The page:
When you are are running a household of more than the 2 of you, each one is running hundred miles a day. I fully understand how valuable your time is. However, I hold strongly to my belief that it is really worth the extra time and effort to make home-made stocks. It is not only that marked improvement in taste that drives me to carve out the time. My earlier post called “Cooking 101 – Why Homemade Stocks” gives you my thoughts on this subject and lists the variety of stocks with links. Click here to read it.
Chicken stock favours a universal cuisine and crosses the boundaries of many ethnic groups. Hence, it is my my earliest post for stocks.
Ingredients for Chicken Stock ( besides the chicken or chicken parts)
Preparing the chicken for the stock.
A pair of kitchen scissors will be extremely handy. Use the scissors to trim away bits of coagulated blood, lung and other innards.
- Always use chicken feet as the stock will be richer and gelatinous. Gelatin improves the condition of your nails and hair.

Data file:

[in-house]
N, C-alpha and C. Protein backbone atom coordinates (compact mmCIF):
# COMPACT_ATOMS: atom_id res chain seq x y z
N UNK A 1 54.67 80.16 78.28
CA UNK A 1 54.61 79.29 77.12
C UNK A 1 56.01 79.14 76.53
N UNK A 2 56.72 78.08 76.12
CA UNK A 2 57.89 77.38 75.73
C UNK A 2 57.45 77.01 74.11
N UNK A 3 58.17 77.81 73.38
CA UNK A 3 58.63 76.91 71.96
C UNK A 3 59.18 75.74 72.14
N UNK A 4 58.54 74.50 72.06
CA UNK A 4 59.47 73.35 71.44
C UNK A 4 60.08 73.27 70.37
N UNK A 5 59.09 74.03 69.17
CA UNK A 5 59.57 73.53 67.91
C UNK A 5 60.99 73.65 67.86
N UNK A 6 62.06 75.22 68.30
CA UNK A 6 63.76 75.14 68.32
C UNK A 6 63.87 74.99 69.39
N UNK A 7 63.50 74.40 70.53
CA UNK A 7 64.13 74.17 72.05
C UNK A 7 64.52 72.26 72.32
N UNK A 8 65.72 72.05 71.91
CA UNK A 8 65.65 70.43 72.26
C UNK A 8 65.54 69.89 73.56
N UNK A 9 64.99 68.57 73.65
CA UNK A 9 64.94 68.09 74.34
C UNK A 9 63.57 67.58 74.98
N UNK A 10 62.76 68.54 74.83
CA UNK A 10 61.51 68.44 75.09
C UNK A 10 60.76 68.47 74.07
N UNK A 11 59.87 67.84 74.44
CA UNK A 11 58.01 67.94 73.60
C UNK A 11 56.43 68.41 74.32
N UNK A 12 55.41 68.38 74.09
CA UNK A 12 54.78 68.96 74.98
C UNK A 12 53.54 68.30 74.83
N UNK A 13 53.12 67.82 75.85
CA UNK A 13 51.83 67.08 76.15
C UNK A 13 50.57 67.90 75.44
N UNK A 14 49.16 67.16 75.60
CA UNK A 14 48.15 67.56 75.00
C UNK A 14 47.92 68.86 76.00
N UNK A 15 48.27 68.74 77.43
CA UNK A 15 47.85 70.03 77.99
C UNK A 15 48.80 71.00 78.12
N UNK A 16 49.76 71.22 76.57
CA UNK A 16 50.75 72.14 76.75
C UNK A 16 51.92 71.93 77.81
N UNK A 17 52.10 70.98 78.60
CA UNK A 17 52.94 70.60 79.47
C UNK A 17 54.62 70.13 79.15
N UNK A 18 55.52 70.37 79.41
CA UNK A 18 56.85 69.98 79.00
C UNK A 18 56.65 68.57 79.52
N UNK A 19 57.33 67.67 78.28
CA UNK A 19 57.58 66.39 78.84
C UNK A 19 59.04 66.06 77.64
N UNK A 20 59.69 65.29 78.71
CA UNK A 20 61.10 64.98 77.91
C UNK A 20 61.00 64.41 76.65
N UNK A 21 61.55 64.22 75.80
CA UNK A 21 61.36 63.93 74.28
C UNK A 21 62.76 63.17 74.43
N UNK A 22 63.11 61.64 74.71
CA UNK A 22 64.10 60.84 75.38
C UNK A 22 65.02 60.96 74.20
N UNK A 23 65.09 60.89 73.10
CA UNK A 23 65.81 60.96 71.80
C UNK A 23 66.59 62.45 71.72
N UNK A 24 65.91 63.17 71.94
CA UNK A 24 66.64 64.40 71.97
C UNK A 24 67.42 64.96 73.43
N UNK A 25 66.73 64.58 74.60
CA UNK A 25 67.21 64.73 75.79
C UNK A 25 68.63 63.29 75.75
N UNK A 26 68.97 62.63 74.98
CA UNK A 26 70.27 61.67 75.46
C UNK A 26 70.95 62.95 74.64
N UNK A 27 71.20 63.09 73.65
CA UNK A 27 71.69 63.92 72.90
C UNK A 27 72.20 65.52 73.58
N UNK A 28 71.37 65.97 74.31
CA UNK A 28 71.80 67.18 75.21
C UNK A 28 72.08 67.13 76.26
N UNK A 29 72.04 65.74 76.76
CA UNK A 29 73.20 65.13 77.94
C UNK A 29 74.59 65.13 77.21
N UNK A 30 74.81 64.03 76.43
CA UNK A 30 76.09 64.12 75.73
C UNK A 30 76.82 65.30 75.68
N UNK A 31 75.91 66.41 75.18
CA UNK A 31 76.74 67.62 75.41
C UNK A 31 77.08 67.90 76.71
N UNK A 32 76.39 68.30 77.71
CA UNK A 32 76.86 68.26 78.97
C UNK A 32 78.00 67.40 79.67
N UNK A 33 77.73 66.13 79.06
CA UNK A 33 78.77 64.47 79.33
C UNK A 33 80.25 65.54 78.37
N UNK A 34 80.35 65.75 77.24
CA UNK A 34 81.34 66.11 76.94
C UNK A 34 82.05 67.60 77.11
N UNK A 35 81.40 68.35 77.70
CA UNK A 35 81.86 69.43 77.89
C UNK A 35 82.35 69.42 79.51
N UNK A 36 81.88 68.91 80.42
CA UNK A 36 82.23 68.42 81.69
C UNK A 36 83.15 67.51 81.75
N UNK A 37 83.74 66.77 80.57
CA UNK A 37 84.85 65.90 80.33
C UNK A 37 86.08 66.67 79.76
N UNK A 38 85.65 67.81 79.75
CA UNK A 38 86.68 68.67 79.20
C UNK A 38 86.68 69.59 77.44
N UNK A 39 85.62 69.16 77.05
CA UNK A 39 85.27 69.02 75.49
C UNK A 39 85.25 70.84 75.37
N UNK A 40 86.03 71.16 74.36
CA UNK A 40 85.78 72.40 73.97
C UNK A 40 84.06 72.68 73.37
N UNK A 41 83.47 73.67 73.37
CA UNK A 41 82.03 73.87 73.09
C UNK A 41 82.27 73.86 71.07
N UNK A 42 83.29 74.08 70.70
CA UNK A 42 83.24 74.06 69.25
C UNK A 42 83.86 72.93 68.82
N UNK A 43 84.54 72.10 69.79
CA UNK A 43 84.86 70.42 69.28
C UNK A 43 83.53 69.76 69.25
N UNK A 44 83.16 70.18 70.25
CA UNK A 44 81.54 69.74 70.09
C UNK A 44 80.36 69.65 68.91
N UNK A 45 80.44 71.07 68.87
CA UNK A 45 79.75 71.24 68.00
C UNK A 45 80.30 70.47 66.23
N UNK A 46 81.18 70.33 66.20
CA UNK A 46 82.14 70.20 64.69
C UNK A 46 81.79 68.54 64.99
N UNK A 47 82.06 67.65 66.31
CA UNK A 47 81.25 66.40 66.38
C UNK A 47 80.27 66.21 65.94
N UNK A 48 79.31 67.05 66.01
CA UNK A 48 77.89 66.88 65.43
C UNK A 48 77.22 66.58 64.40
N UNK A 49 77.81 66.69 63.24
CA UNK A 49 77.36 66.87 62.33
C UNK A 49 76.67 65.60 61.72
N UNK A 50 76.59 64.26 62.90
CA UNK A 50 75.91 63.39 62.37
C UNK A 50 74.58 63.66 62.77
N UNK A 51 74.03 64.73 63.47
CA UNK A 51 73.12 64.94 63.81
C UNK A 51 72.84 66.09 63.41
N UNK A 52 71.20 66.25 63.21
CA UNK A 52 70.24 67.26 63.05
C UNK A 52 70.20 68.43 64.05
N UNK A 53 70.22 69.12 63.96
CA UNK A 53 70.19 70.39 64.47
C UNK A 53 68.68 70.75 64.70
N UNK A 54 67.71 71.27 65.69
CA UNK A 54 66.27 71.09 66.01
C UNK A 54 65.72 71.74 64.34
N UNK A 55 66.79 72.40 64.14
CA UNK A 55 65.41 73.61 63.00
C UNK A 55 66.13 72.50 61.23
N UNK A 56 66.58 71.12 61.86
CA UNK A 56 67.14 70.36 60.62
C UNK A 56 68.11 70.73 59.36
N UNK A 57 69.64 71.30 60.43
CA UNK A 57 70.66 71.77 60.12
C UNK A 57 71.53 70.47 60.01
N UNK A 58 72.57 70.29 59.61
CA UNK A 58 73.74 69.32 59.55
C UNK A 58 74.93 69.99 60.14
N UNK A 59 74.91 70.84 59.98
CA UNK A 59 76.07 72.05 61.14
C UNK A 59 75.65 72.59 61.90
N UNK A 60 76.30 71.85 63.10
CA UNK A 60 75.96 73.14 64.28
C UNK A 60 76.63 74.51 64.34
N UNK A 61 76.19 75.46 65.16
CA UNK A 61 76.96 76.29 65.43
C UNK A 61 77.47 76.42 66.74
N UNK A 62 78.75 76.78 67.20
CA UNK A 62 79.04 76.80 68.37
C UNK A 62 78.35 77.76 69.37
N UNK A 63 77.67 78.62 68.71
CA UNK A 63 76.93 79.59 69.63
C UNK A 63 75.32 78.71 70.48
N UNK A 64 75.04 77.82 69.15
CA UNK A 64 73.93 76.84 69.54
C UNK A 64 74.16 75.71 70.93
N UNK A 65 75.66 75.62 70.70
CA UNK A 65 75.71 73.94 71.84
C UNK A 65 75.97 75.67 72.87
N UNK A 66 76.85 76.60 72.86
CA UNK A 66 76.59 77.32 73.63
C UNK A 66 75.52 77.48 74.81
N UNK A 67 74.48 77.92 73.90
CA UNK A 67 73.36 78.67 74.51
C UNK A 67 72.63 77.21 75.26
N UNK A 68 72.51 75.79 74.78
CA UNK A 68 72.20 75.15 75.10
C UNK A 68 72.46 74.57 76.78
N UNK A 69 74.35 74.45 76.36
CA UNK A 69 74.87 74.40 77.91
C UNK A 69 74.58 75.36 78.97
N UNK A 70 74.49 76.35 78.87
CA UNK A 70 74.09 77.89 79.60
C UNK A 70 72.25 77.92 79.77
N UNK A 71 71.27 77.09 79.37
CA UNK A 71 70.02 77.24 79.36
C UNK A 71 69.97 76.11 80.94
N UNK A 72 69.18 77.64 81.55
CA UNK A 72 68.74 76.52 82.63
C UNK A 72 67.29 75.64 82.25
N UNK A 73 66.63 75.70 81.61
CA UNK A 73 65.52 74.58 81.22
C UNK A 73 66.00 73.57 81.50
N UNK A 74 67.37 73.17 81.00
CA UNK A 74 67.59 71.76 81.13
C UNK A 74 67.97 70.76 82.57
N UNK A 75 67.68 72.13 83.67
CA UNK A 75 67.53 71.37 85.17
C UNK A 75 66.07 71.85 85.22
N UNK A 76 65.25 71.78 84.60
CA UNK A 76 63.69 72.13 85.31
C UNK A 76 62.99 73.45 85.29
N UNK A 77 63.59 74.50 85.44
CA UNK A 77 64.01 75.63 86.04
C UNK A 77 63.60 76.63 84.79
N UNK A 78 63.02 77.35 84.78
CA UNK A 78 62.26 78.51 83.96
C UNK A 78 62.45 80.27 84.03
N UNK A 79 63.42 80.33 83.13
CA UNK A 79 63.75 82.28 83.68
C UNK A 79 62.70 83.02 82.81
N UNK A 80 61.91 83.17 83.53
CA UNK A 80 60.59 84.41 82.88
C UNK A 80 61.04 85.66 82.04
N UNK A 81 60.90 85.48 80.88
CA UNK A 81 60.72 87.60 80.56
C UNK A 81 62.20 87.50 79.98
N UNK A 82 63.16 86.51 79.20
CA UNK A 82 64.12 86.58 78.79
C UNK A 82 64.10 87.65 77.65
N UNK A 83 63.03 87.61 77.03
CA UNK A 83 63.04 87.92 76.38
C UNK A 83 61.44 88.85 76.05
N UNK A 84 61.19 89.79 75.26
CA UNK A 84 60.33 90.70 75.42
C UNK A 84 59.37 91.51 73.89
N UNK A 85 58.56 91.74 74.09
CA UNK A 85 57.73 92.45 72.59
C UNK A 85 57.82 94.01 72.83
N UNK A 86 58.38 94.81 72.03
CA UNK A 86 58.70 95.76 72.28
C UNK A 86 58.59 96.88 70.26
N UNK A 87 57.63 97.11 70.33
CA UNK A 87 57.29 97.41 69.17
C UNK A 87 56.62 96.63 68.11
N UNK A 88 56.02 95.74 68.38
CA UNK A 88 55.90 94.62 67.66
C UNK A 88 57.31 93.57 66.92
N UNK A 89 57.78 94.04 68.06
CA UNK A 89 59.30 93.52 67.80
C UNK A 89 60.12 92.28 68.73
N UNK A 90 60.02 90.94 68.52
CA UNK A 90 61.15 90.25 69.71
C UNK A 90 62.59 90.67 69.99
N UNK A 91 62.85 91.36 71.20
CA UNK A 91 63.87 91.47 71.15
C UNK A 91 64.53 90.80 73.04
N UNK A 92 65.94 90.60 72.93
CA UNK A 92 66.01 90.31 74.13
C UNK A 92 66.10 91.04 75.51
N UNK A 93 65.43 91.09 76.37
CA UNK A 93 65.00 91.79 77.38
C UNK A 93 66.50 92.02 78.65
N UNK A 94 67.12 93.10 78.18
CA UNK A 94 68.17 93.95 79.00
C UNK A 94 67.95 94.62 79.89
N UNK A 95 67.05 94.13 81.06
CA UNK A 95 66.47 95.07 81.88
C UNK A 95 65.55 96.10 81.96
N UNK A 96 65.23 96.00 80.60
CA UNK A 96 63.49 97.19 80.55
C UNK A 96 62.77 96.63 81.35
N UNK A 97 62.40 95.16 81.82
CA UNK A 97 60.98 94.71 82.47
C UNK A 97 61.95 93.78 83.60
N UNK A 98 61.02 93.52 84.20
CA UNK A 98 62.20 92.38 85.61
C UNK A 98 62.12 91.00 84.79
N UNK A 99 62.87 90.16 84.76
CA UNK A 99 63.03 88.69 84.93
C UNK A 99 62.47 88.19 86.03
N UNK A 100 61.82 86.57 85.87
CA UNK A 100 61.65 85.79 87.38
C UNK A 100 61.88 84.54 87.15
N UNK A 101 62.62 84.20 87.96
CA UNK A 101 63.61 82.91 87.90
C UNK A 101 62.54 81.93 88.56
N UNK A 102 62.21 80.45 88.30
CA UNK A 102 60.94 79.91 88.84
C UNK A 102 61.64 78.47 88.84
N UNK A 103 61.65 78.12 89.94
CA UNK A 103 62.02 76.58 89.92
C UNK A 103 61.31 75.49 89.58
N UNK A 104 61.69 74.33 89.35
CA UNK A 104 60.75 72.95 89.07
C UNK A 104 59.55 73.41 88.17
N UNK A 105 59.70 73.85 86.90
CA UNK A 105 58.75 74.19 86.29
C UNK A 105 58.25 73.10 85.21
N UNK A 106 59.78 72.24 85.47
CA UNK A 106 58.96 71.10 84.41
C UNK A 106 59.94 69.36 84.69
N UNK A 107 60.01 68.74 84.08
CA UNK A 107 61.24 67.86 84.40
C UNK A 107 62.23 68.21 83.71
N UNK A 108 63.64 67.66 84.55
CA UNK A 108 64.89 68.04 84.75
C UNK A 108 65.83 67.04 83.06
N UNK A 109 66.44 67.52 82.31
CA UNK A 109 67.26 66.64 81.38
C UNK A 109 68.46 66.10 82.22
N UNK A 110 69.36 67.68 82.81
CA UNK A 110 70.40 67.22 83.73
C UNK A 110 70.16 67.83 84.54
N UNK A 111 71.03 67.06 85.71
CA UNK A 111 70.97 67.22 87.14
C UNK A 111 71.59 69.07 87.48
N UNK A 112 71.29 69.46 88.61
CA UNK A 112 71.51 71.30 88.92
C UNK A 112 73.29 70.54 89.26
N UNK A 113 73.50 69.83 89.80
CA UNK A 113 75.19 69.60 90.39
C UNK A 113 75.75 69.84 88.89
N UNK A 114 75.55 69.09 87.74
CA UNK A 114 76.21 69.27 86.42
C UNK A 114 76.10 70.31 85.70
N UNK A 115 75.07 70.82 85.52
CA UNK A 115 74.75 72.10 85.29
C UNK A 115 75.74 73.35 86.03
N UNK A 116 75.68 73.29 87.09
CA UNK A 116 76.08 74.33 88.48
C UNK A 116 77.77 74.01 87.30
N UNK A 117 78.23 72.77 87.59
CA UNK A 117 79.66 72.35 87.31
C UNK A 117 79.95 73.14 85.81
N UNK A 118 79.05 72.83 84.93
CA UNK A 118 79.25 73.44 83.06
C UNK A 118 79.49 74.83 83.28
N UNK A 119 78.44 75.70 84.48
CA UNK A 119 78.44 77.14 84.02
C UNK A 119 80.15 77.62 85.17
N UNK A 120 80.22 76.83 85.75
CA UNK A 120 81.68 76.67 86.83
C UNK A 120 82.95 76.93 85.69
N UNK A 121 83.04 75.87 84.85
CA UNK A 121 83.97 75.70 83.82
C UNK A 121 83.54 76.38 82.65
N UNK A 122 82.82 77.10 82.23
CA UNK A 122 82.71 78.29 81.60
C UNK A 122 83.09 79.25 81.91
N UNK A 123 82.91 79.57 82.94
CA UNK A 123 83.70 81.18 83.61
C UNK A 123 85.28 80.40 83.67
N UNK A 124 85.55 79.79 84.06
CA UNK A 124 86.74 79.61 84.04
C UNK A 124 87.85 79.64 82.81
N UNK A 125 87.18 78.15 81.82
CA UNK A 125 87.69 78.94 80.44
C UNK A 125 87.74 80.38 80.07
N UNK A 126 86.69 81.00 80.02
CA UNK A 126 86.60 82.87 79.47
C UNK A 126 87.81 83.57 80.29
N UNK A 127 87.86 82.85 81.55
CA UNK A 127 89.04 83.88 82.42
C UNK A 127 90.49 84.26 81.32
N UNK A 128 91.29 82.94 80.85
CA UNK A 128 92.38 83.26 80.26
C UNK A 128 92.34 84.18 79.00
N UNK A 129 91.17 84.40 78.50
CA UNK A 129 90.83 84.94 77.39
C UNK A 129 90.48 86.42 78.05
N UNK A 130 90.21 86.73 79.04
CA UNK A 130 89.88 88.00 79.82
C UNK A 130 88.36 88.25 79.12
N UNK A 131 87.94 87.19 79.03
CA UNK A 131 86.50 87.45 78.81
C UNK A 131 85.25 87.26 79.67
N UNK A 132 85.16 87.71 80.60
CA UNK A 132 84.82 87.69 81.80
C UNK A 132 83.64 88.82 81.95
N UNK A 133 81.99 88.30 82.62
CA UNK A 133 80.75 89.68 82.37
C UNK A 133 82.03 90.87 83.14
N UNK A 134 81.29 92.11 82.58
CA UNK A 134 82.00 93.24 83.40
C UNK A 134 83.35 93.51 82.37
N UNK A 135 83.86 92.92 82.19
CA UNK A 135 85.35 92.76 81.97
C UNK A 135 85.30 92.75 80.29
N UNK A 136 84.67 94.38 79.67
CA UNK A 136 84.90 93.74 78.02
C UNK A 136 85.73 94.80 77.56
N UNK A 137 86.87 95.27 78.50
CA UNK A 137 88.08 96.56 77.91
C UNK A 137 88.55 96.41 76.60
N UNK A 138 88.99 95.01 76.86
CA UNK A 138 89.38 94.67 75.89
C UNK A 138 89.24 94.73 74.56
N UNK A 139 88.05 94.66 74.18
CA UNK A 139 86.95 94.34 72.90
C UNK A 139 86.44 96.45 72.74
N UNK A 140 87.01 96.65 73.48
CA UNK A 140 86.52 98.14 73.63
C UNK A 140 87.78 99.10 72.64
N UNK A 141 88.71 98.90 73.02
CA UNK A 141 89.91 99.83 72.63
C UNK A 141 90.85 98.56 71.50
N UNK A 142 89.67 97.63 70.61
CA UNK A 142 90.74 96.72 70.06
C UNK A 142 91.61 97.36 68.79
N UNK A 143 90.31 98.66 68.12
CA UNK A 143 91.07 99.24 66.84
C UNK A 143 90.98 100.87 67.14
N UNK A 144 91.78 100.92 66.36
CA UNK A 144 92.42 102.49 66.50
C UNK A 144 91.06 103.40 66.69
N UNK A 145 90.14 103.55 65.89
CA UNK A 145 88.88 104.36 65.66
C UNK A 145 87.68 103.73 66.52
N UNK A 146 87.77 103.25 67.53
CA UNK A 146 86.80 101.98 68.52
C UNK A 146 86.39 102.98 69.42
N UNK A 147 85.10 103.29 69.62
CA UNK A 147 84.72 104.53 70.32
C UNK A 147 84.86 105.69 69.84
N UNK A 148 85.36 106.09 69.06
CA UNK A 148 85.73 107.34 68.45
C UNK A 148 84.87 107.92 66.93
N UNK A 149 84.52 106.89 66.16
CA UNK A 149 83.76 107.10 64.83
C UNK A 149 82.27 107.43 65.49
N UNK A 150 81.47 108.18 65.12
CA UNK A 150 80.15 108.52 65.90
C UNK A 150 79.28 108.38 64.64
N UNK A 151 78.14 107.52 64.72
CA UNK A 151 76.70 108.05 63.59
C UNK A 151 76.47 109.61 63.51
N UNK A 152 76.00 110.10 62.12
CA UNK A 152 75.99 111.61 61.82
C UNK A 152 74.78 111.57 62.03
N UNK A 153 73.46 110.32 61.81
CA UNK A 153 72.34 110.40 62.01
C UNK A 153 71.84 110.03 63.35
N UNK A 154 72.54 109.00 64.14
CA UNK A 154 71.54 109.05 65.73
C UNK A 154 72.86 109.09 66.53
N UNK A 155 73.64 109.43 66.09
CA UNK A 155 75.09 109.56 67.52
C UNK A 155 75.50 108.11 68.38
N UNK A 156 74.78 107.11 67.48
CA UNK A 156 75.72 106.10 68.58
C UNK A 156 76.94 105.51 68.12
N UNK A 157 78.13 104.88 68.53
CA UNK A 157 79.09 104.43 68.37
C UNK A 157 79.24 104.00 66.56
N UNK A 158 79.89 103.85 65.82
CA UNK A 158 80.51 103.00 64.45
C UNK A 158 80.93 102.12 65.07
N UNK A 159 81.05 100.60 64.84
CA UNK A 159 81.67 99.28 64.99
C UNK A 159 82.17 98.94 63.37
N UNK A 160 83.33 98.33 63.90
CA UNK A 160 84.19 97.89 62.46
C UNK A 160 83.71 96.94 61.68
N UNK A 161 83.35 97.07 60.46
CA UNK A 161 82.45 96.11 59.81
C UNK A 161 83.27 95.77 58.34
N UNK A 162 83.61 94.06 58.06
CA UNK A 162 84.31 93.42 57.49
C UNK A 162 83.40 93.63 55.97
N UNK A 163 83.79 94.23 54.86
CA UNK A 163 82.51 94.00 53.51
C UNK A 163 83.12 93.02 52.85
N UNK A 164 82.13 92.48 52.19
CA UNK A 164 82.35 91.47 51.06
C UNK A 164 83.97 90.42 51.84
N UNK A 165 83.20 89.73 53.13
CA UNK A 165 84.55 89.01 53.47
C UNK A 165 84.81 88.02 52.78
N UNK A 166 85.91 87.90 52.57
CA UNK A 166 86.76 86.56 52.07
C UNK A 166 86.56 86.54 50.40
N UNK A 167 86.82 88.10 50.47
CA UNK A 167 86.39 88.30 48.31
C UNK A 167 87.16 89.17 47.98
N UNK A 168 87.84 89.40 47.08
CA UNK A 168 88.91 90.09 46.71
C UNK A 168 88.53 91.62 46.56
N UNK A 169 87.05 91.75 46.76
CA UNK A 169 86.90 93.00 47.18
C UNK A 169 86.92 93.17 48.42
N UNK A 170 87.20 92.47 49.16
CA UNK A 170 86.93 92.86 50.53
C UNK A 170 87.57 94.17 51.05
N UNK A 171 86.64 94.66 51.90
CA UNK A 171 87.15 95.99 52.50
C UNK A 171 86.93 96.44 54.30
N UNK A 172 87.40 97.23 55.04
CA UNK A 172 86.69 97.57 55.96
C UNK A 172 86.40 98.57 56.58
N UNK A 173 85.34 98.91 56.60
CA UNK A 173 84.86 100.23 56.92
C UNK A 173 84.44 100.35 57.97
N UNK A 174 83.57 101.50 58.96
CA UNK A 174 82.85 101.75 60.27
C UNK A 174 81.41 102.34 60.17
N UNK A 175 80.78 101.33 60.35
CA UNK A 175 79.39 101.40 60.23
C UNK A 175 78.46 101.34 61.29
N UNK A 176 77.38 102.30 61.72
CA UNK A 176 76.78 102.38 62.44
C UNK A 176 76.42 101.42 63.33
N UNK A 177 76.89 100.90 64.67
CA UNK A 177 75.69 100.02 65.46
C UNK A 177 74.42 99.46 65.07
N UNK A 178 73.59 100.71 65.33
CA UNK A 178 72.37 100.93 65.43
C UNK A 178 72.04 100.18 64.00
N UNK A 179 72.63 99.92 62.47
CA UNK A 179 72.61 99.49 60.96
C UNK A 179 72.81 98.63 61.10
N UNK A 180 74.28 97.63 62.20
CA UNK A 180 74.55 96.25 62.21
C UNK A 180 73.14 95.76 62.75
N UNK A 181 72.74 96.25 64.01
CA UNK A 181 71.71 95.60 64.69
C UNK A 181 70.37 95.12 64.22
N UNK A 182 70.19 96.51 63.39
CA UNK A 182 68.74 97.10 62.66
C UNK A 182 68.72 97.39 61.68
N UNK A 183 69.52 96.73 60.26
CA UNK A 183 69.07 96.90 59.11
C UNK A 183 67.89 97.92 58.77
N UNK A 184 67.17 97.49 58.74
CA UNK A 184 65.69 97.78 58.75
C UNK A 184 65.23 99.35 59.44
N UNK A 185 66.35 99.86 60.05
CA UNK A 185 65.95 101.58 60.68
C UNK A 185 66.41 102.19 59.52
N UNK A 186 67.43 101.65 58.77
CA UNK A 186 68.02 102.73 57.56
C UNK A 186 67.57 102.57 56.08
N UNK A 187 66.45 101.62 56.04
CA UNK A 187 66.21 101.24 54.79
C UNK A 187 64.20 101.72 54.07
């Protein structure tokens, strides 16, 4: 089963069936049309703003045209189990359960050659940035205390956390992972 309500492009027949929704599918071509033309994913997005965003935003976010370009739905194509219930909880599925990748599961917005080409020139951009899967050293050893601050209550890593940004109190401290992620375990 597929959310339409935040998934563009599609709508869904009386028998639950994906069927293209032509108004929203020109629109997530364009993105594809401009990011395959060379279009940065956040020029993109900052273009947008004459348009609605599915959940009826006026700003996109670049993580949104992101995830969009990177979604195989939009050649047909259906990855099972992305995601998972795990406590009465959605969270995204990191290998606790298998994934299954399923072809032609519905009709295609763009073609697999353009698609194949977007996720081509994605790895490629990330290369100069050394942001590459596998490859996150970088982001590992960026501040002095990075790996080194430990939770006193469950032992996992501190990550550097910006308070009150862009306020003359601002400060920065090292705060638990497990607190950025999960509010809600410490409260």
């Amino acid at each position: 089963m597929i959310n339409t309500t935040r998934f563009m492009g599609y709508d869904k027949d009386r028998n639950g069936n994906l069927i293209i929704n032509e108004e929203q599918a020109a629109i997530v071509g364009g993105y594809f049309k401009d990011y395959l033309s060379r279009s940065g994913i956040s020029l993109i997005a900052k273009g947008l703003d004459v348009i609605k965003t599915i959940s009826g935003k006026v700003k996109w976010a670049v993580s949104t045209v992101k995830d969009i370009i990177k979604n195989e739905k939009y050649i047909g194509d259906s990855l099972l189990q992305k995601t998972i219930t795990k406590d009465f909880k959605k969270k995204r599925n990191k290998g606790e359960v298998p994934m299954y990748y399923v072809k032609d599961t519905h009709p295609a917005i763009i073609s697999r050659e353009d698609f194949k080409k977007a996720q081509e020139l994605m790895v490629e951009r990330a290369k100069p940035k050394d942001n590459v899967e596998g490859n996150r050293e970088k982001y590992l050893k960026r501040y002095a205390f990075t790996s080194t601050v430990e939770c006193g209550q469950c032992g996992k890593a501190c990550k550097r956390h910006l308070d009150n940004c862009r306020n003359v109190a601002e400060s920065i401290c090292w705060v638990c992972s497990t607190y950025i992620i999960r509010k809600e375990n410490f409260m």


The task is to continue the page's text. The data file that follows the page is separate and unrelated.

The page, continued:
- When I want an even richer flavour stock I will use a whole skinned chicken. You can use frozen chickens to save money. Thaw chicken first in the fridge, not on the kitchen table. All that bloody liquid means a loss of flavour. A quick thaw method – keep chicken in a zipped plastic bag and soak it in a basin of tap water to soften. Weigh it down so tat the whole chicken is immersed.
- Use those tips of chicken wings (that 3rd section of a whole wing) too.
- Left over parts of a roast chicken makes a deep flavourful stock too. Remove the skin first.
Homemade Chicken Stock
- 750 gm chicken feet
- 6 pieces of chicken backbones + neck, skinned and fat removed
- 2 large carrots, cut in half
- 1 onion, cut into wedges
- 2 celery ribs, cut in half
- 3 cloves garlic, peeled
- ½ tablespoon peppercorns (either white or black)
- 10 cups of water
- Place all ingredients in the pressure cooker, stock pot or any large pot that has a cover that seals well.
- Add water and simmer. Cook gently in pressure cooker (once it starts to hiss, lower heat and simmer for 60 min) or pot (120 min). Unless your pressure cooker has a special release value, it should be allowed to cool to release the in-built pressure before opening.
- Strain the entire contents of the pot through a colander and discard the solids. Chill the stock overnight. The next day, remove the surface fat.
- If you do not plan to consume stock within 3 days, pack into smaller amounts that suit your lifestyle (e.g. ½ cup or ¾ cup plastic bags). Freeze. Stock keeps for 3 months in the freezer.